In suburban Orlando, Florida, cake designer Larry Bach recalled creating his first divorce confection about eight years ago for a woman whose wedding cake he had made 18 months prior.
“She said, ‘Your wedding cake was the best part of my marriage,’” he recalled. “We came up with this upside-down cake, with the cake landing on the groom. I’ve repeated that design several times. I think it’s a healthy thing. When my sister got divorced about 25 years ago, she and my mother went into mourning. Divorce was so embarrassing in those days.”
Family law attorney Jennifer Paine in Ann Arbor, Michigan, sees the divorce cake — blood-themed or otherwise — as a fresh take on closure.
“For divorce, that means the final date of divorce, when all of the hard work and emotions are over,” she said. “It used to mean going out with buddies. Then there was the era of sending a divorce card, then the trip to Las Vegas, and now parties.”
Parties, O’Malley noted, that include cakes with the wife pushing the husband off the top tier or edible divorce decrees scanned on. Dessert chef Lisa Stevens in Tampa, Florida, makes one divorce cake a month now, a steady climb over the last year.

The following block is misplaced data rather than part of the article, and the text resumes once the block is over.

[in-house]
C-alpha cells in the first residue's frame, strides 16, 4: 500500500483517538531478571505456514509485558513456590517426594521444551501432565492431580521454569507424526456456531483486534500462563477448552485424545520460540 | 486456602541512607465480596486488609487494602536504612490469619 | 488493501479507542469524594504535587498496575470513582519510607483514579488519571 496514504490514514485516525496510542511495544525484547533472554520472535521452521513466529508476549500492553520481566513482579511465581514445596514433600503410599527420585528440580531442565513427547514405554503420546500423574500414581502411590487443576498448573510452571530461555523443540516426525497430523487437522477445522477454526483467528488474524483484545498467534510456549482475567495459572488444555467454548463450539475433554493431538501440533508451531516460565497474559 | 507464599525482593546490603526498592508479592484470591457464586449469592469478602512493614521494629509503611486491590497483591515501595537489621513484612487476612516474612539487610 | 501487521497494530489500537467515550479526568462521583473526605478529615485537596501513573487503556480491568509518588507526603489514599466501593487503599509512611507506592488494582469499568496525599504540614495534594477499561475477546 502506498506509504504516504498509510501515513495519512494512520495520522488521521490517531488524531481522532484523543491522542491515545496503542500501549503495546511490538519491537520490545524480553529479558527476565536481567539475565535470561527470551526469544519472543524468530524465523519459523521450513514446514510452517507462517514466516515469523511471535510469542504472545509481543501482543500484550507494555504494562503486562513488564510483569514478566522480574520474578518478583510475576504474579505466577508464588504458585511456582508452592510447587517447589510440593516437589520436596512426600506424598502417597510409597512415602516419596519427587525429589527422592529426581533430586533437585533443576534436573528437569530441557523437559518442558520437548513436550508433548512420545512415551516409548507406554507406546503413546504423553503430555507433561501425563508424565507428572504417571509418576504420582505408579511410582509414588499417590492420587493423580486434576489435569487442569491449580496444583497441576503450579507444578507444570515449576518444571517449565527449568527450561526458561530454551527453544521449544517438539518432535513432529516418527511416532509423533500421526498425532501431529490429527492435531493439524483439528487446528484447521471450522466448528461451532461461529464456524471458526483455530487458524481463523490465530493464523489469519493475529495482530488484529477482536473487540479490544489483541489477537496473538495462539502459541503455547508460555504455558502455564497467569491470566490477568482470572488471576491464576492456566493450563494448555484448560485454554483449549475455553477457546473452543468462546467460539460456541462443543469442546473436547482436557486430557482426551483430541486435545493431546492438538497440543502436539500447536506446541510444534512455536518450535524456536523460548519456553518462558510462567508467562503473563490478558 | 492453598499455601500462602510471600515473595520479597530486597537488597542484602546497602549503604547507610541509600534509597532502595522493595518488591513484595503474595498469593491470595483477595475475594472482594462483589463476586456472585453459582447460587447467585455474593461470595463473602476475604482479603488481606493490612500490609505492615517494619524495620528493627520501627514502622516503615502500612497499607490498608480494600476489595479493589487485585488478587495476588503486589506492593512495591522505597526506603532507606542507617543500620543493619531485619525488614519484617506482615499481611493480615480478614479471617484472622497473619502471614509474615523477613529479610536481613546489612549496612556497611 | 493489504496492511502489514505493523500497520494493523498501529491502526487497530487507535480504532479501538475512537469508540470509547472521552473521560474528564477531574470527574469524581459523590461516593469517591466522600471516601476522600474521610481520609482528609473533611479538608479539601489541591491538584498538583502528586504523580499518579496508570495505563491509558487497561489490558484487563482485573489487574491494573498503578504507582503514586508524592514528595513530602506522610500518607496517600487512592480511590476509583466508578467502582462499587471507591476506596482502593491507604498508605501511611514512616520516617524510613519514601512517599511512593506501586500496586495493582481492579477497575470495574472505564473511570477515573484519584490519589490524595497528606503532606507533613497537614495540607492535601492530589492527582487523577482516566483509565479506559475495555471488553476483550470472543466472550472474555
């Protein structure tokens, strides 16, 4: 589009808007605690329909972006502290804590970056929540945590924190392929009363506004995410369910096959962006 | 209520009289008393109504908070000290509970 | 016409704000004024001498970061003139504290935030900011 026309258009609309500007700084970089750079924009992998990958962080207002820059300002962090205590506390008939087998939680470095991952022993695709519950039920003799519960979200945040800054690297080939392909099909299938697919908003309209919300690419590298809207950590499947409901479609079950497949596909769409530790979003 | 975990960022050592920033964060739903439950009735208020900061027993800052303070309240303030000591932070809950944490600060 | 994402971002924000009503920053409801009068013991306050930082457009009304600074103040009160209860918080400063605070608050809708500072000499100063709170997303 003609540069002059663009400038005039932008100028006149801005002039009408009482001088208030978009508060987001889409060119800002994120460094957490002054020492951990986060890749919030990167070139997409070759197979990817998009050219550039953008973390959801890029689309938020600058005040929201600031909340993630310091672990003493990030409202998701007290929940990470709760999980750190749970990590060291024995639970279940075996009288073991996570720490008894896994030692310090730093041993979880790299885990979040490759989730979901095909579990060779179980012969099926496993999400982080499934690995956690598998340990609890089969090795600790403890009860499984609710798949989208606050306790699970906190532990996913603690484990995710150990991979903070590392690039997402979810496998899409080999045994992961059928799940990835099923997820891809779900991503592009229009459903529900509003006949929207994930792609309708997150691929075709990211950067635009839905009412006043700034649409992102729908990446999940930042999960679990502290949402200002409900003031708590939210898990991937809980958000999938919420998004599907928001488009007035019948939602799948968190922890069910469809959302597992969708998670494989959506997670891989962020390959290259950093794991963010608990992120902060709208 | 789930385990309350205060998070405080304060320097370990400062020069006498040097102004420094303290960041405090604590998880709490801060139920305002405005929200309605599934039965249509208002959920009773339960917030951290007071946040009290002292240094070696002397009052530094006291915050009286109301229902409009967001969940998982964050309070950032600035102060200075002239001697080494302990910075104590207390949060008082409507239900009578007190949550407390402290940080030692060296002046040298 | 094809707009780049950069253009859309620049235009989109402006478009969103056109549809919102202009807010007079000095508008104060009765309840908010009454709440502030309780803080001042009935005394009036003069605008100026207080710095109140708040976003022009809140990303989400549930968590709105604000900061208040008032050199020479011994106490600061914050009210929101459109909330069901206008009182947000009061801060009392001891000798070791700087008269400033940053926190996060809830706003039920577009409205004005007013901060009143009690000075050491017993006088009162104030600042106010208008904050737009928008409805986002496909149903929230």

“We call them freedom cakes. The first one was maybe six years ago. It was ordered by a guy. It had a groom with a broken heart on his lapel,” she said. “I try to redirect the anger to a more positive place when it comes to the cake.”
Duff Goldman, chef and owner of Charm City Cakes in Baltimore and Charm City Cakes West in Los Angeles, said he has been creating divorce cakes for a decade, with one or so orders a month nowadays.
“We’re thrilled to put a positive spin on what can be a difficult and stressful time for people,” said Duff, whose custom cakes were featured on the Food Network reality show “Ace of Cakes” from 2006 to 2011.